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Tyres… There’s more and more options available, though most shop still don’t have any in stock, which is a pain. I’ve been running these light Little Alberts, which are about 600g and 2.1″ wide. I’d like to try some Bontragers Jones XRs, as they’re a wider tyre for extra grip, yet don’t seem to suffer much weight penalty. Mavic’s Speedcity wheelset is a bit narrow really; if you run the tyre pressure low it rolls a bit and they’re not the stiffest laterally. But for their weight they’re ridiculously strong, and are unblemished despite numerous outings down rocky coombes in the Quantocks and Exmoor. A wider rim would spread out the tyre and increase its contact area with the ground – which I think would be a good thing, if you’re not running suspension.

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Having got used to the mighty Rohloff and its low maintenance pleasures, if I’m to use derailleurs I like old, simple things like thumb shifters. Again, it’s that tourer mentality. Easy to set up, little to go wrong and in the greater scheme of things, not that much slower. This is my first set of disc brakes and unfortunately, they don’t quite work with the thumbies. The reservoir sits proud, so you have to shunt the shifter along or run it at a steeper angle. It would be no problemo with a mechanical disc brake though, as they use V-brake levers – a better option to take abroad anyway. The Ergon grips are the business, particularly with a rigid fork, though the smaller, women’s ones are best off road unless you have bear-paws.

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I like the design. It’s a bit of a cheeky bike really. And look at all that room in there – there’s no brace on the stays, so yet more mud clearance. The rear triangle seems a bit out so the tyre is noticeably closer to one side than the other. Bugs me to look at, but don’t notice it when I’m riding – though it wouldn’t be great with really fat tyres. Unfortunately there’s no eyelets for a rack, though Old Man Mountain do some that would fit using the V-brakes bosses and a replacement skewer. Or I guess they could be brazed on by someone like Argos (no, not Argoos, the high street shop).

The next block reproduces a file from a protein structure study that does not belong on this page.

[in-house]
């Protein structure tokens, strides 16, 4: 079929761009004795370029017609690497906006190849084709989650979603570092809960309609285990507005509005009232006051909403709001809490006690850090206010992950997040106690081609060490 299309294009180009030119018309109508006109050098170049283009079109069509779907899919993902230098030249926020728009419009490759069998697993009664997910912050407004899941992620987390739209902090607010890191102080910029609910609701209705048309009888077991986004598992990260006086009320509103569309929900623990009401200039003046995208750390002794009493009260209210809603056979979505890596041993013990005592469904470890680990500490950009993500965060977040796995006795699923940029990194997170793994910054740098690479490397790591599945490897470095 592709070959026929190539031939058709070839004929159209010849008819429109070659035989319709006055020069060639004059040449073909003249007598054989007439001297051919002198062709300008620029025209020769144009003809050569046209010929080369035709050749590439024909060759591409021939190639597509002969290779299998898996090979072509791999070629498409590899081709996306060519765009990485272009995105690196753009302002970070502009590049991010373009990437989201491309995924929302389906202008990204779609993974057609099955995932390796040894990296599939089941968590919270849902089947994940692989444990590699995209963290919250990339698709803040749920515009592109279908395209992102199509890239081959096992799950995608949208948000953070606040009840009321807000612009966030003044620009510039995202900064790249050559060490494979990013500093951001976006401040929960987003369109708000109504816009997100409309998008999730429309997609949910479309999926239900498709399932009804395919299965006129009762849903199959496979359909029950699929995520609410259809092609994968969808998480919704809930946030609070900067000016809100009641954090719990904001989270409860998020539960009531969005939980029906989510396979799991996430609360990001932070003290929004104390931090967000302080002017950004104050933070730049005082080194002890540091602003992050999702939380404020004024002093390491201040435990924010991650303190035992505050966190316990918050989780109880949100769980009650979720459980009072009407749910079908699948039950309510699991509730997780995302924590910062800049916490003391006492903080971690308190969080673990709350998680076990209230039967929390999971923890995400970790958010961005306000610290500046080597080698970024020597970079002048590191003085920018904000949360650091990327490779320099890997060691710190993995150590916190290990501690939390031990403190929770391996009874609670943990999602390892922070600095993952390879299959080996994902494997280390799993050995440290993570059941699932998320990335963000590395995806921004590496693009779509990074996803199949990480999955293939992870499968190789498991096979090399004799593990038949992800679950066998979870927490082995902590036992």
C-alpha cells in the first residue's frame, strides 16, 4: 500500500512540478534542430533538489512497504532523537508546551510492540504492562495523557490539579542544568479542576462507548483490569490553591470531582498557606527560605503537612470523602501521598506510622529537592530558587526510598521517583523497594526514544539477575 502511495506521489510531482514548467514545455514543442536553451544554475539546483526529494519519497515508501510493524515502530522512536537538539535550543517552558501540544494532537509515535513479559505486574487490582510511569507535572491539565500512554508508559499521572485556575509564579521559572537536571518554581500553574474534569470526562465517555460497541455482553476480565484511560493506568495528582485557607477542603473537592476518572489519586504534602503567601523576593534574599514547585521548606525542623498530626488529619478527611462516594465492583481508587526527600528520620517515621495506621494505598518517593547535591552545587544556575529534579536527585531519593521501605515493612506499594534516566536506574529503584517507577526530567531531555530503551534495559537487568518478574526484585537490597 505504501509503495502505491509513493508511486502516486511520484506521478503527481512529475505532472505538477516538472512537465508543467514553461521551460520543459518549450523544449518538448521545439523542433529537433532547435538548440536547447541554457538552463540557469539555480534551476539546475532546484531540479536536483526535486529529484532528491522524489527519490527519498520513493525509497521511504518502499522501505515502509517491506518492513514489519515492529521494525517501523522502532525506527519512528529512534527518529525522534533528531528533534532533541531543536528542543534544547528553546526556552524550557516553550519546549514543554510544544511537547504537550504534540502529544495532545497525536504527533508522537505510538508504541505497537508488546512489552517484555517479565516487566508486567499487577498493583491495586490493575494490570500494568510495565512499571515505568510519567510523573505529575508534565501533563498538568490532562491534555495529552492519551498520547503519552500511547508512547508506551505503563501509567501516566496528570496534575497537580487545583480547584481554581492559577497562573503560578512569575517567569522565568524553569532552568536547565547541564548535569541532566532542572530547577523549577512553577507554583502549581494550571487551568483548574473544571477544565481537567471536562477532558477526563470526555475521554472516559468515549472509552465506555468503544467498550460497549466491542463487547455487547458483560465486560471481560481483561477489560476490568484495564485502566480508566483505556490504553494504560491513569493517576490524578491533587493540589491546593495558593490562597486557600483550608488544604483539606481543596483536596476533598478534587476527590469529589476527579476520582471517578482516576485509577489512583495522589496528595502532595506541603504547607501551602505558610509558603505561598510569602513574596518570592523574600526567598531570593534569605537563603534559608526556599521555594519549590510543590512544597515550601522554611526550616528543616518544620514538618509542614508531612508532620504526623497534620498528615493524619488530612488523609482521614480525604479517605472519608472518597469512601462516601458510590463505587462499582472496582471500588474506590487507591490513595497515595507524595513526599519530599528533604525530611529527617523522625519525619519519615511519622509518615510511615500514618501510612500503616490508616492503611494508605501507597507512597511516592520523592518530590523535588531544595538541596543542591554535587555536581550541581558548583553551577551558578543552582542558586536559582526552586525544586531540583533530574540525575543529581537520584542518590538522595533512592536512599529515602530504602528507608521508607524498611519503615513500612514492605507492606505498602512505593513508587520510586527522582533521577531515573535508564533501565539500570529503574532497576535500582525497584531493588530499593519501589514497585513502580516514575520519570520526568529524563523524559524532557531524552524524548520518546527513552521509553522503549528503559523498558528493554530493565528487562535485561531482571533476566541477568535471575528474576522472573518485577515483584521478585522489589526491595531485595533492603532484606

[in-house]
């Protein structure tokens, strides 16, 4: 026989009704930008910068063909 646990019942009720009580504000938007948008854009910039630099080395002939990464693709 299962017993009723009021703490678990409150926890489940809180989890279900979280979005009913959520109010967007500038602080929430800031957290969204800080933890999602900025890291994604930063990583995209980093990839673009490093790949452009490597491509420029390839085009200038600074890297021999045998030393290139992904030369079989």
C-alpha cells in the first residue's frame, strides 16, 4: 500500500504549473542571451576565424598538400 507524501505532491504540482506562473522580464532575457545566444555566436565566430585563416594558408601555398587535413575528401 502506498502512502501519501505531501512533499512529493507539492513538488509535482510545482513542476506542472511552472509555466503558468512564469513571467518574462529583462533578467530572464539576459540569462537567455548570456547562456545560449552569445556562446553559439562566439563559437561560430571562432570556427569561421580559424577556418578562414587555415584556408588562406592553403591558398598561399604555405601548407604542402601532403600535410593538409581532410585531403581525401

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Those big wheels are certainly BIG but somehow they don’t really look it. In fact, most people don’t notice I’m even riding a 29er. Until I put it next to Cara’s diddy little Cotic, when it becomes a prop from the Land Of The Giants.

Touring is always lurking at the back of my mind, and I’m beginning to think that 29ers would make ideal backcountry touring bikes, with the added versatility that you could throw on some fast road tyres too. Ditch the suspension – with these wheels you can get away with it – and just roll merrily along. The downside is the availability of 29er kit (though that is rapidly mushrooming), and more importantly, the lack of big tyres/700c rims outside of N America and Europe. As I generally ride with Cara, it means less compatibility of parts. But the upside is so tempting that I’m thinking of going with it anyway.

Being accustomed to bombproof-builds (let alone a suitcase worth of camping gear in my panniers), I’m used to the manners of a heavy bike. Although the steel frame is certainly no lightweight, I’ve tried to keep the weight down, as it does make a big difference to the fun-factor – bit worried I’m becoming a weight fanatic these days. With the Speedcities and the carbon fork, I think it’s coming in at about 25 and a half pounds (without pedals). I hope in my pursuit to shave off excess gs, it will hit the sub 25 mark without compromising durability too much.

So all in all, I love my 29er. It feels good, and I like riding it. I guess if it boils down to it, 26in wheels still are the best option for a ‘one wheel fits all’ bike. But if there are other wheel sizes about, why not make the most of them?

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Edit: there’s a few more thoughts on touring with a 29er on our Scotland post.

1/1/08: see how the On One fared riding Sichuan Singletrack in China…

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6 Responses to “The Way of the 29er”


  1. 1 Glenn Rabenold April 22, 2008 at 1:18 am

    Can’t get the frame I want built. I happen to need 26ers because I tour in Mexico and have already had to replace two tires down there. I need fat pneumatics to absorb the shock of carrying so much weight. I have a BOB trailer and full front and back “saddlebags”.

    I also need to go titanium. I went through a rear drop-out this last year. Titanium is highly durable. I have a titanium axle and used it for the last 4,000 miles.

    Titanium “raw” material does not extend to 26er rigid forks. No such animal. I will probably have to go with carbon for the front. I need the right bosses to go with the forks so I can place a rack on the front. I also need the threaded reflector hole at the base of the Y, in the fork. Low-rider panniers aren’t worth anything. Everyone is hitting curbs and obstacles with them. I also like the front rack for the perfect place to store my tent. Can’t have a normal rack surface on low-riders. Low-riders use a different boss on the fork and either a threaded hole midlength in the fork, OR clamps on the forks.

    Right now, I am using a Specialized Hard Rock. It was the first production model mountain bike and is STILL the only machine that can handle everything I need. STOCK had the wheel specs I need, too.